2004 Legislative Report Card for Arizona's Forty-sixth Legislature, Second Regular Session

Posted on October 25, 2004 | Type: Policy Report | Author: Satya Thallam
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Sen. Barry Goldwater best articulated his legislative mission when he said, "if I should be attacked for neglecting my constituents 'interests,' I shall reply that I was informed their main interest is liberty"

All too often, liberty and its attendant prosperity are jeopardized as government takes wealth and opportunities from individuals to privilege special interests and favored groups. As the segment of government explicitly charged with lawmaking authority, the legislature is frequently the greatest offender.

However, citizens' ability to vote legislators into and out of office makes the legislature especially accountable to voters, and gives the legislature great potential to serve the interests of the governed. Thus, it behooves voters to keep a careful watch on the activities of the legislature.

This report analyzes how well Arizona's forty-sixth legislature adhered to the principles of liberty during its second regular session. Based on an analysis of 277 votes across four categories of legislation, this report finds that Arizona's legislators demonstrated a marginal, but improving, commitment to liberty. With just over 50 percent of the votes going in favor of the principles of liberty, Arizona made minor progress against the encroachment of government on liberty.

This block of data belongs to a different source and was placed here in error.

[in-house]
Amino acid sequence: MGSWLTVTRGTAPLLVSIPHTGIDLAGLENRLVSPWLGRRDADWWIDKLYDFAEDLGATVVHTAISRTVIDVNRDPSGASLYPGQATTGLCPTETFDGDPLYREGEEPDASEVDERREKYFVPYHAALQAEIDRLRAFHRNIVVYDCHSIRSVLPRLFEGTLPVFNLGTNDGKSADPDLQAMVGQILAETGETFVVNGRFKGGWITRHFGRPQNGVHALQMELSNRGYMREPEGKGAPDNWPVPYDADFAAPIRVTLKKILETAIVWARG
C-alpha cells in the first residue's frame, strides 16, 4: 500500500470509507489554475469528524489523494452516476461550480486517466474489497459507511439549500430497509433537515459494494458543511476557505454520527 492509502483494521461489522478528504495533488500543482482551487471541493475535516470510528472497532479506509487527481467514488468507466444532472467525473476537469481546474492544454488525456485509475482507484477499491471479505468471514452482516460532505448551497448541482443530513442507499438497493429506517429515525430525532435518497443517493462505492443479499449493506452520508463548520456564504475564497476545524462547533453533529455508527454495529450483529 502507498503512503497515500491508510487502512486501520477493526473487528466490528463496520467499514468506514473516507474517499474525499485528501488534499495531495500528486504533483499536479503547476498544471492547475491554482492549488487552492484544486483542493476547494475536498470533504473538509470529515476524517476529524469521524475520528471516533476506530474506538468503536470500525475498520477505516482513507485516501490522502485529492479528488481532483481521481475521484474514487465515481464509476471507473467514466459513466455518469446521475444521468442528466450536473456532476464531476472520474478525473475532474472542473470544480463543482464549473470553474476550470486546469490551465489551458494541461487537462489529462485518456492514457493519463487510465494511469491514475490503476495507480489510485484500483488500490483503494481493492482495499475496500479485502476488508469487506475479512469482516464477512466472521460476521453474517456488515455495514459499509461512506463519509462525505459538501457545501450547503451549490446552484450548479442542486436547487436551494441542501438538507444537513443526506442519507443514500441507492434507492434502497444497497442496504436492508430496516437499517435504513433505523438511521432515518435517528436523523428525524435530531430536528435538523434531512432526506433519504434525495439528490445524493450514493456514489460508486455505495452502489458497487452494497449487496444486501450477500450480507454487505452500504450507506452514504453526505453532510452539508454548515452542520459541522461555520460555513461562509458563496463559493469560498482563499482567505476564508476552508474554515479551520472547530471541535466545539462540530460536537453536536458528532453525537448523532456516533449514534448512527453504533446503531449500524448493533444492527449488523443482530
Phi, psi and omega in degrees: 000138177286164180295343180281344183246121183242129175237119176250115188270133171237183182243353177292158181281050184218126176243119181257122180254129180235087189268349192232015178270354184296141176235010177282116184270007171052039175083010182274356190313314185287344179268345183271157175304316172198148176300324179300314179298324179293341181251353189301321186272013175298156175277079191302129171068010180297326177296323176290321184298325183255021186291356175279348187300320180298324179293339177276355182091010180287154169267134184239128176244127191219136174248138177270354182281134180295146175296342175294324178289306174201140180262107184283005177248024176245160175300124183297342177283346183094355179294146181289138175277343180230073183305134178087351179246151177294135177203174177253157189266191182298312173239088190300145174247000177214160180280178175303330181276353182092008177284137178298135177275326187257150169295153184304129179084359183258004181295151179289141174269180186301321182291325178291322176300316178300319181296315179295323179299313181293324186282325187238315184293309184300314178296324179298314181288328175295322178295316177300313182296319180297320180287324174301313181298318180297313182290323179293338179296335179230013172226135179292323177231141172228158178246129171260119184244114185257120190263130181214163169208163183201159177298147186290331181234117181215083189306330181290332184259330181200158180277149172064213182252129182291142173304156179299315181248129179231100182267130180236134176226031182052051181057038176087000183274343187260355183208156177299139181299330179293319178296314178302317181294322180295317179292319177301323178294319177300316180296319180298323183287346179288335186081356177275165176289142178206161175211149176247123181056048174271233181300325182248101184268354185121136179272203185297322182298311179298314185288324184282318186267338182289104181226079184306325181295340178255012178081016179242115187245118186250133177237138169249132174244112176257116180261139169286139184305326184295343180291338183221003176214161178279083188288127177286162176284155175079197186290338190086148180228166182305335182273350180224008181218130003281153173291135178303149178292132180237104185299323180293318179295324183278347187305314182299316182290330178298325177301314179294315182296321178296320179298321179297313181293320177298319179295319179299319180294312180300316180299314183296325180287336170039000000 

Despite a legislative session that once again increased the state's budget, failed to pass a spending limit or expand school choice, and instituted or continued dozens of counterproductive regulations on Arizona businesses and residents, legislators successfully recognized the problem with the federal gas tax, curbed potential end-runs around eminent domain, and introduced the rule of law to sales tax changes.

In comparison to last year's grades, this year's legislature produced average grades that were a few points higher and more compressed, with top and bottom scores lower and higher, respectively. Though the top scores decreased, there were still several legislators who voted fairly consistently in favor of liberty. Sens. Jack Harper (R-4) and Thayer Verschoor (R-22); and Reps. Russell Pearce (R-18), Karen Johnson (R-18), Colette Rosati (R-8), Andy Biggs (R-22), Eddie Farnsworth (R-22), and Doug Quelland (R-10) proved to be the strongest allies in the constant struggle against government encroachment on liberty.

Read the 2004 Legislative Report Card here

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